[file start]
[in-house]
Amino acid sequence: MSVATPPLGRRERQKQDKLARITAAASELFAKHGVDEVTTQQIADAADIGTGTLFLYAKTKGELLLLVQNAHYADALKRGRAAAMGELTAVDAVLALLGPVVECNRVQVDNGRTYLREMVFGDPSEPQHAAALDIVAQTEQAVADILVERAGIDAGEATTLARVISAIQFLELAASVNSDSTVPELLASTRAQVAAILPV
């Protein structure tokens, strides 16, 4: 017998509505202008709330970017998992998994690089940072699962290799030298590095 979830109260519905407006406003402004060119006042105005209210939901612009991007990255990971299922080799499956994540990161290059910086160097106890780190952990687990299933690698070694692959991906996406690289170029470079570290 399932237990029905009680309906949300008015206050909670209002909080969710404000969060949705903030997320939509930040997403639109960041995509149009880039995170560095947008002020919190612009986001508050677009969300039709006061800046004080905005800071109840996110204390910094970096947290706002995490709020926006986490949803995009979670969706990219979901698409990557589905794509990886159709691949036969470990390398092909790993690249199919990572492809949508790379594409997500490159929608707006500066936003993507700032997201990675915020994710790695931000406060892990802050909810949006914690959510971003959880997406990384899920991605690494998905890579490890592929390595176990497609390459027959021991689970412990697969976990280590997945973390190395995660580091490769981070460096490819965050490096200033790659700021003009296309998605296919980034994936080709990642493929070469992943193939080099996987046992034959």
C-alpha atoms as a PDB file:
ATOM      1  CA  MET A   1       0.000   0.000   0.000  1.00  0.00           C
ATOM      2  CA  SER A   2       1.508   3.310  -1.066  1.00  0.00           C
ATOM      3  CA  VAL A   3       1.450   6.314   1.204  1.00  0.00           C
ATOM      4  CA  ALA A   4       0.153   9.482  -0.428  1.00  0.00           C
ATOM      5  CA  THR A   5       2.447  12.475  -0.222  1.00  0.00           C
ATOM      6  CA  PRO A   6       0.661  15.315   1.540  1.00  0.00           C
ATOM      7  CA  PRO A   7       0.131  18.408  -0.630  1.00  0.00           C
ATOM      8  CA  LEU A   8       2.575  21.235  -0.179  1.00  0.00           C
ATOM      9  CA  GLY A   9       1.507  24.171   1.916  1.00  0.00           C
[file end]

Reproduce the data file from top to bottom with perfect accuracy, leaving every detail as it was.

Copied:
[in-house]
Amino acid sequence: MSVATPPLGRRERQKQDKLARITAAASELFAKHGVDEVTTQQIADAADIGTGTLFLYAKTKGELLLLVQNAHYADALKRGRAAAMGELTAVDAVLALLGPVVECNRVQVDNGRTYLREMVFGDPSEPQHAAALDIVAQTEQAVADILVERAGIDAGEATTLARVISAIQFLELAASVNSDSTVPELLASTRAQVAAILPV
């Protein structure tokens, strides 16, 4: 017998509505202008709330970017998992998994690089940072699962290799030298590095 979830109260519905407006406003402004060119006042105005209210939901612009991007990255990971299922080799499956994540990161290059910086160097106890780190952990687990299933690698070694692959991906996406690289170029470079570290 399932237990029905009680309906949300008015206050909670209002909080969710404000969060949705903030997320939509930040997403639109960041995509149009880039995170560095947008002020919190612009986001508050677009969300039709006061800046004080905005800071109840996110204390910094970096947290706002995490709020926006986490949803995009979670969706990219979901698409990557589905794509990886159709691949036969470990390398092909790993690249199919990572492809949508790379594409997500490159929608707006500066936003993507700032997201990675915020994710790695931000406060892990802050909810949006914690959510971003959880997406990384899920991605690494998905890579490890592929390595176990497609390459027959021991689970412990697969976990280590997945973390190395995660580091490769981070460096490819965050490096200033790659700021003009296309998605296919980034994936080709990642493929070469992943193939080099996987046992034959």
C-alpha atoms as a PDB file:
ATOM      1  CA  MET A   1       0.000   0.000   0.000  1.00  0.00           C
ATOM      2  CA  SER A   2       1.508   3.310  -1.066  1.00  0.00           C
ATOM      3  CA  VAL A   3       1.450   6.314   1.204  1.00  0.00           C
ATOM      4  CA  ALA A   4       0.153   9.482  -0.428  1.00  0.00           C
ATOM      5  CA  THR A   5       2.447  12.475  -0.222  1.00  0.00           C
ATOM      6  CA  PRO A   6       0.661  15.315   1.540  1.00  0.00           C
ATOM      7  CA  PRO A   7       0.131  18.408  -0.630  1.00  0.00           C
ATOM      8  CA  LEU A   8       2.575  21.235  -0.179  1.00  0.00           C
ATOM      9  CA  GLY A   9       1.507  24.171   1.916  1.00  0.00           C